MTA Awards $507M Contract To Build Congestion Pricing Tolls

All drivers entering Manhattan below 60th Street will be required to pay the toll, which state officials estimate could raise $15 billion.

MANHATTAN, NY — The MTA has selected a Nashville-based company to build the system that will be used to toll drivers entering Manhattan’s central business district to reduce congestion and raise money for MTA projects, the transit agency recently announced.

TransCore beat out two other bidders to secure the MTA contract to design, install and maintain what the MTA calls a “first-of-its-kind” tolling system below 60th Street in Manhattan. Congestion Pricing was a major part of this year’s state budget and Gov. Andrew Cuomo expects the policy to raise at least $15 billion for MTA capital projects.

MTA officials said that congestion is expected to take effect for all drivers entering Manhattan below 60th Street in 2021.

“This nation-leading program brings us one step closer to making New York a more environmentally sustainable and economically vibrant city. Quite simply, it makes New York City a better place to live, work, and visit. I look forward to working closely with leadership at TransCore and New York City DOT as we move full speed ahead to make CBDTP fully operational in 2021,” MTA Chairman and CEO Patrick Foye said in a statement.

Designs for the tolling system are still in the preliminary stages, so the transit agency didn’t have much to share on how the tolls will work. Since most New York City-area drivers use E-ZPass, TransCore may end up leveraging that market into its system, transit officials said. The tolling infrastructure will likely be installed on existing mast arms and poles throught the city, so the MTA expects a minimal change to New York’s cityscapes.


Bay Area Bridge Toll: What to know about electronic, cashless system

SAN FRANCISCO (KGO) — We told you about the upcoming changes at all Bay Area bridges as they get rid of all cash lanes. But so many of our viewers reached out to us online with questions. We thought we could help.
Over the next five years all of them, including the Bay Bridge, will transition to all-electronic tolls. This isn’t anything new for those with a FasTrak device.

Those devices are attached to a person’s personal credit card. But let’s face it, not everyone has a credit card.
It will be a few years before all Bay Area bridges transition to all-electronic tolling, just like the Golden Gate Bridge did in 2013. We wanted to find out how it’s working there.

“If you do not have a FasTrak and you cross the bridge you’ll receive an invoice by mail to the registered address for the vehicle. And it’s not extra,” explained Paolo Cosulich-Schwartz, the spokesperson for the Golden Gate Bridge, Highway, Transportation District.

One of our viewers, Kaytlyn Ashley West asked, “What about the people visiting from out-of-state who have no reason at all to have FasTrak and the like?”

We went to a car rental company to find out what their policy was. So we found out that the big rental companies have a tolling program, but it does comes with a fee.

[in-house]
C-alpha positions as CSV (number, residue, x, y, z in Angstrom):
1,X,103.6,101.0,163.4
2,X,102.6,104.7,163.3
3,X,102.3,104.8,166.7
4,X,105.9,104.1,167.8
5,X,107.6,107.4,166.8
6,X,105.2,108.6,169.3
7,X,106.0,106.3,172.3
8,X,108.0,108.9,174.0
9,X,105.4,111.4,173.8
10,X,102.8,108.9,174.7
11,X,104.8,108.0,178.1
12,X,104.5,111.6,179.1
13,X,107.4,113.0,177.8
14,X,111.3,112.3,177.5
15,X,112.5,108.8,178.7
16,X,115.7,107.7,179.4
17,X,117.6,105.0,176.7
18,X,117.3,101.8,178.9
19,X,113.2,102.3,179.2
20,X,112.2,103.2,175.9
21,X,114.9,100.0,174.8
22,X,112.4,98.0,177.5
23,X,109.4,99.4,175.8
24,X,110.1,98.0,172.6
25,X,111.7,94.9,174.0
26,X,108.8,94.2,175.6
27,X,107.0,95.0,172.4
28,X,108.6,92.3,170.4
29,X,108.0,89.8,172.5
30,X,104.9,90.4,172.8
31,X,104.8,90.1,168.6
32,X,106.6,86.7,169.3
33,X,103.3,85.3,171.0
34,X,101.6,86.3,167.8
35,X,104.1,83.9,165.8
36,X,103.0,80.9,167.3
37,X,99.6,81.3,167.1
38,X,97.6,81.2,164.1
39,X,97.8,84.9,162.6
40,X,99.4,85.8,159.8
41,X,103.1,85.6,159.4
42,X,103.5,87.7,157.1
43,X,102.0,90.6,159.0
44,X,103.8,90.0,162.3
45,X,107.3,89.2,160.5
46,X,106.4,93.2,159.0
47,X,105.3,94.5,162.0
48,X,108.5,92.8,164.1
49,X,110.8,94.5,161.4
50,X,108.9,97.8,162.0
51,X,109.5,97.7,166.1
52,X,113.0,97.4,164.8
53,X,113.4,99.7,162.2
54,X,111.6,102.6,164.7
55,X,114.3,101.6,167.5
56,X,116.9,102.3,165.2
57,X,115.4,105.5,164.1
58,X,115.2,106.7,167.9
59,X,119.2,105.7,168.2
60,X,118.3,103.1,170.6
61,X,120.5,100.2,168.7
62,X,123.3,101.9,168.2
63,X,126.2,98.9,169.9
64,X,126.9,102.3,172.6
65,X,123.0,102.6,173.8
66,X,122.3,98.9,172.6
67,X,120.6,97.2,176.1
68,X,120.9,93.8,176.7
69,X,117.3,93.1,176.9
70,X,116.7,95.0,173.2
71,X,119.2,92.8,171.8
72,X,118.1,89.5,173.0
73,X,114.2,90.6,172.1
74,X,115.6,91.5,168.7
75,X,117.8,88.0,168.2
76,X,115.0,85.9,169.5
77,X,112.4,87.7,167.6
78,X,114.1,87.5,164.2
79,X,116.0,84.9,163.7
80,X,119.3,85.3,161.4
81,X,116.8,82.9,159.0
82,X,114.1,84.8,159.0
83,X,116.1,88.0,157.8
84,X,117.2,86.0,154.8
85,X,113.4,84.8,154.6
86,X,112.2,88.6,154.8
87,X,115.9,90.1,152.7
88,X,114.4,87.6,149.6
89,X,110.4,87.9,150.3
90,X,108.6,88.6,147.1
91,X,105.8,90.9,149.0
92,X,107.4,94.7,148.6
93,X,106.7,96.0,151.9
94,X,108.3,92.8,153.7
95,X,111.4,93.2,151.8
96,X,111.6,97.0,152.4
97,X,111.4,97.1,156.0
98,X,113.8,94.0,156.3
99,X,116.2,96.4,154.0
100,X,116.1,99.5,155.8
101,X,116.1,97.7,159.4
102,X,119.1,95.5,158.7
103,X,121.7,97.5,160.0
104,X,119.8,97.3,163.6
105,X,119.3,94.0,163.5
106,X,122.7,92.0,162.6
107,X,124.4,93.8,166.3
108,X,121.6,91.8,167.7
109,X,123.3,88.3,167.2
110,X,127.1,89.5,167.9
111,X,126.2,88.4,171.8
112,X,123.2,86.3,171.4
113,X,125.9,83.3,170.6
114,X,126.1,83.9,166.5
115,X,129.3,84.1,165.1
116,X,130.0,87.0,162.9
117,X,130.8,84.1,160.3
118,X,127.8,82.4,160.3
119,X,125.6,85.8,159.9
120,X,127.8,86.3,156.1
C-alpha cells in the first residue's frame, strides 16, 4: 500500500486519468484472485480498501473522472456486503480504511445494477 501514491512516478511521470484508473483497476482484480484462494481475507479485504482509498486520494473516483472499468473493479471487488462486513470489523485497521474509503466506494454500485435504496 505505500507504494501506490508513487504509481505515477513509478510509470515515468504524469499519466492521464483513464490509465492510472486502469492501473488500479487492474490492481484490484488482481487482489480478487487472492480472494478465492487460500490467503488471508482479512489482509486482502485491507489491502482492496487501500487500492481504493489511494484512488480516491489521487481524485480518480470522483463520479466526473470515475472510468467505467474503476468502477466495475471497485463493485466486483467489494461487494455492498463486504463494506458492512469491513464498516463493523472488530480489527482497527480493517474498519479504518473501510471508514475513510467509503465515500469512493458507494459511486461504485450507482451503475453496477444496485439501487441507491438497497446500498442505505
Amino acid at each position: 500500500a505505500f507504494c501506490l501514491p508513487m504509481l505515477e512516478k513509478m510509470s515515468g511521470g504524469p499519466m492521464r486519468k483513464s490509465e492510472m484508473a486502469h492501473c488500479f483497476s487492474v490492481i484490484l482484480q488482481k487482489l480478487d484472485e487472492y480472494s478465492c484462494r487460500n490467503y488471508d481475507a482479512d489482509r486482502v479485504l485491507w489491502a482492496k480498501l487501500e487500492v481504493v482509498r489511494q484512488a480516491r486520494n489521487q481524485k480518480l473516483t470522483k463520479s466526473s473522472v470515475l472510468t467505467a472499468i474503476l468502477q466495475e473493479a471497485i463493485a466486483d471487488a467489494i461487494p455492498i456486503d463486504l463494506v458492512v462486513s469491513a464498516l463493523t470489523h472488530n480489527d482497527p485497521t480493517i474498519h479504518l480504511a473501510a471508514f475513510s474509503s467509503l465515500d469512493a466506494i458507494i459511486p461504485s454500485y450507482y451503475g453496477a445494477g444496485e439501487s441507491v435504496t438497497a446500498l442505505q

MDTA Moves To Speed Up Bay Bridge Work

The Maryland Transportation Authority is carrying out Gov. Larry Hogan’s directive earlier this month to speed up rehabilitation work on the Chesapeake Bay Bridge.

“The safety of Marylanders is our top priority every day, which is exactly why we are moving forward on this urgent project,” MDTA Executive Director Jim Ports said in a statement. “Governor Hogan has directed us to look at every possible solution to expedite the project, and we are confident that these actions will allow us to make these repairs as quickly as we can and limit the impacts on local residents. We especially appreciate the input of the community, including Queen Anne’s County leaders, as we move forward with this project.”

Hogan issued the order after weeks of concerns over miles-long backups on both ends of the bridge.

The deck surface in the right lane on the westbound span needs to be replaced. Officials said the deck surface is severely deteriorated and that continuing to use it would have posed safety risks and resulted in a lengthier and more costly project.

To speed up the work, the contractor will use multiple crews to do work day and night, seven days a week. Crews will work simultaneously in multiple work zones along the span. Crews will install jersey walls and cones so that all four work zones can be in place as soon as possible. Two-way traffic on the westbound span will only be in place for emergencies and severe backups.

Cashless tolling was already in place on Thursdays and Fridays. That policy will continue to start at noon in the months ahead, but end at 8 p.m. instead of 10 p.m. The change will allow crews to implement two-way traffic on the eastbound span earlier than otherwise possible and close the westbound span for overnight work.

Crews will also work through Thanksgiving week.

In the future, cashless tolling will be the norm statewide. In the next year, workers will demolish specific toll booths to create wider lanes at the toll plaza and will install overhead gantries to implement full-time cashless tolling. After that work is done, crews will demolish the entire toll plaza, reconstruct the roadway and fill the toll collector access tunnel.

MDTA officials also pledged to work with leaders in Queen Anne’s and Anne Arundel counties and to continue to reach out to residents in affected areas.

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